I’m very much intrigued by music found in television and film score. I’m a huge fan of Bernard Hermann. This in turn led me to develop an appreciation for neo-romantic music as well as impressionist composers like Debussy and Satie. I’m particularly fond of the chamber music by Shostakovich and Bartok. I tend to favour music with either a little more going on in the harmony department or a more exotic/ambivalent sense of tonality. This really helps to narrow in on a specific mood when creating music.
Q. Musically speaking, how do you go about taking the steps from initial inspiration to a finished piece/album?
Usually I’ll begin by improvising by myself on guitar till I come across something that resonates with me, it could be a sequence of chords or a piece of a melody anything really... I’ll scribble down a rough sketch of the idea before meeting with the band. We normally jam out the new piece, improvising around the original concept. There is a lot of room for experimentation and input from the other members at this stage in the development of a composition.
I record everything!- every gig, every moment of every rehearsal. I’ll listen to countless re-iterations of new compositions, seeing what does and doesn’t work, imagining what to add and deciding the overall length and shape of the composition.
When a piece is ready we take it for a test-run and perform it live as part of our set, this is generally followed up with some finishing touches before heading into the studio. Some pieces take months before they feel complete whereas others go from initial concept to fruition in virtually no time at all, it’s just the way she goes. I very much enjoy the process of collaborating with others and the challenge of striking that fine balance between improvisation and what’s written on the page.
Q. What is the most important thing to you when making music?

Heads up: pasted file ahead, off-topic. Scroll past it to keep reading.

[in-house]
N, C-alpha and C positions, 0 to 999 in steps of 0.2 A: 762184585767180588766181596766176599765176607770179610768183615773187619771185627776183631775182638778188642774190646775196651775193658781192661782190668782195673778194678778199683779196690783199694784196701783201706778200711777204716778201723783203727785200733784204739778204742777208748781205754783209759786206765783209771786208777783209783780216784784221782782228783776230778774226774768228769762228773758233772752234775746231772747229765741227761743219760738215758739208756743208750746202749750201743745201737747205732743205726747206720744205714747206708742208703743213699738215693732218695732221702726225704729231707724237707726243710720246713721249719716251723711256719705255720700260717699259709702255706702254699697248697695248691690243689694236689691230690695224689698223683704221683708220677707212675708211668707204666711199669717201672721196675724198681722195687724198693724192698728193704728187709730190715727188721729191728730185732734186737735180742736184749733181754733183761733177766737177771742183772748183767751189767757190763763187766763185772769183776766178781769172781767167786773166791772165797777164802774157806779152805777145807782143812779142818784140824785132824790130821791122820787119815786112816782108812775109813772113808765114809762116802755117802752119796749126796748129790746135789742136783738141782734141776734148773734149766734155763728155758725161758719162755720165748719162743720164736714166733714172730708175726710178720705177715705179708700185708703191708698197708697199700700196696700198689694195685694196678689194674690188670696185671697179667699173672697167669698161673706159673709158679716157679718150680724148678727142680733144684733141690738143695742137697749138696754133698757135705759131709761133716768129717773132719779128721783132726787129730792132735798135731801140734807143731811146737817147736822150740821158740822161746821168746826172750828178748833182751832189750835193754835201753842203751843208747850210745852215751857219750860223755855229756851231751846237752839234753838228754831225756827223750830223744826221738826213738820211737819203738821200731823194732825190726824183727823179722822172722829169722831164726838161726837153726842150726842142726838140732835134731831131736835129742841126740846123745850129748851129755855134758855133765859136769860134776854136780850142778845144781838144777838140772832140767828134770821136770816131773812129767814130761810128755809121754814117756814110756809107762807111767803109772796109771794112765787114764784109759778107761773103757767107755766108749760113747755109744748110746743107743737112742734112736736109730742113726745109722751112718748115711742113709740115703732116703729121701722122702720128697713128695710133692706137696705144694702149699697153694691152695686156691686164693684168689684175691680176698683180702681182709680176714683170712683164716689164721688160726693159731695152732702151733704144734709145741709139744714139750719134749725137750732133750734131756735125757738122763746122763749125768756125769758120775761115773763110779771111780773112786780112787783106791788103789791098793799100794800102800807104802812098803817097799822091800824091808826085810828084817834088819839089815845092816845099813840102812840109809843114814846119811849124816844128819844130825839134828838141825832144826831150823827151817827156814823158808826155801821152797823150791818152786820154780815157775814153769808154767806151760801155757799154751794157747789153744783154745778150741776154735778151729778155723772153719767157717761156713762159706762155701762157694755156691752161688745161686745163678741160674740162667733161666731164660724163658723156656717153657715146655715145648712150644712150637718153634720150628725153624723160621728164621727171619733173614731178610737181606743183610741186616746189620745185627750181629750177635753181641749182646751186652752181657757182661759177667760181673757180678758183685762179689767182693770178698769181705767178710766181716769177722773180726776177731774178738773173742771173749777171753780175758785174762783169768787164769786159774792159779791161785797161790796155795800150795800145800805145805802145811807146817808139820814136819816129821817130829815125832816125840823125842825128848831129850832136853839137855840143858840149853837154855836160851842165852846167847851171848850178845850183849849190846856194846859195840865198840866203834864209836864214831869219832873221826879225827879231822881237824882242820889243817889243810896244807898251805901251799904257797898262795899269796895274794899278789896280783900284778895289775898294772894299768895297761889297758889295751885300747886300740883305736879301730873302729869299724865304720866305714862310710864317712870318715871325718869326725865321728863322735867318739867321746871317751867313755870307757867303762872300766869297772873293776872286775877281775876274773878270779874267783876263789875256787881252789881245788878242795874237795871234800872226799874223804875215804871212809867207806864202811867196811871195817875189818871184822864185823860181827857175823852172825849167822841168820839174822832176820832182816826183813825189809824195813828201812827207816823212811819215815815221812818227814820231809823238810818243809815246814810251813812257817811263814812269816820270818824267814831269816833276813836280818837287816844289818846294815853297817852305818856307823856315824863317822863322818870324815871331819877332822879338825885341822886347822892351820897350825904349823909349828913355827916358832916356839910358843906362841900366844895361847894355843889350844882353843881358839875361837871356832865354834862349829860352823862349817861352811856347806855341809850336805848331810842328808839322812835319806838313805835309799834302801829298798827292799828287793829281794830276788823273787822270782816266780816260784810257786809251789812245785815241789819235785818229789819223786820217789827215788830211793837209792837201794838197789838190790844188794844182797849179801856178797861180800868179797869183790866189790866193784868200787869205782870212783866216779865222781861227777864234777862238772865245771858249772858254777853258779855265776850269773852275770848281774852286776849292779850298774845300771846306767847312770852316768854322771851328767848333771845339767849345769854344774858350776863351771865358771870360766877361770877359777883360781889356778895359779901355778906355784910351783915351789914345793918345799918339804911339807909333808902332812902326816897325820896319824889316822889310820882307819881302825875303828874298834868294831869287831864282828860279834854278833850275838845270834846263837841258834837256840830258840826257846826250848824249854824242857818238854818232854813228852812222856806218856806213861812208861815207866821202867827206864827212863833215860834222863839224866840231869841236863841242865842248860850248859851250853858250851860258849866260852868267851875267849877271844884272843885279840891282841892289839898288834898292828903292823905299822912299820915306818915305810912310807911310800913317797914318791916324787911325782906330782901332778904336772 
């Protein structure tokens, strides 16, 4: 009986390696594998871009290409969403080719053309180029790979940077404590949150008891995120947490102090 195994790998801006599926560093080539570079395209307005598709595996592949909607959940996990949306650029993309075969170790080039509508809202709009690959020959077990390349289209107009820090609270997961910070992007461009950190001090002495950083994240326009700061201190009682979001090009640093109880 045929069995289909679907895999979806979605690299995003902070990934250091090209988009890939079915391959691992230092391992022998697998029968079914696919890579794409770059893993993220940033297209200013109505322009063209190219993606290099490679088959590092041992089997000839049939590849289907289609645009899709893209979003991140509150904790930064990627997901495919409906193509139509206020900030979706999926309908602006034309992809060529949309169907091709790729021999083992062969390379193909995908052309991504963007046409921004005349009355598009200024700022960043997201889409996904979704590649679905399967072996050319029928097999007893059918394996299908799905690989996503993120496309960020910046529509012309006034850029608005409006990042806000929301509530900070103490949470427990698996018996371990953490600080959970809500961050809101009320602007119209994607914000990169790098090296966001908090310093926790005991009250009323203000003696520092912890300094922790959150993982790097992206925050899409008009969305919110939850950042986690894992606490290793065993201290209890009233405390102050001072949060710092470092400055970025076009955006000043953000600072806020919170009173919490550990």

In a word – atmosphere. I’ve always been intrigued by music that has a focus on mood and atmosphere and I try to create music that has that. I’m fascinated by the concept of qualia and the ineffable nature of the reality that each of us experiences, the distinct way significant moments of our lives, our dreams and memories feel. Composing music gives me a medium within which I may distill these concepts and convey them to others where words would not suffice.
Q. What would you like listeners to experience when listening to the album?
To be honest I’m just chuffed that anyone takes the time to listen to our music and enjoys it. I suppose ideally I’d like them to engage with this music on an emotional level. I love hearing what images or emotions my music inspires in the minds of others, I’m fascinated to hear their perspective on what they get out of it. The recording of this EP was a huge learning experience. I know now a lot about that I would do differently next time round, when we get round to releasing an album. We also learned a lot about what works when trying to best capture our live sound, hopefully the progress we have made is apparent to our listeners and this EP represents a significant step forward in our path as an ensemble.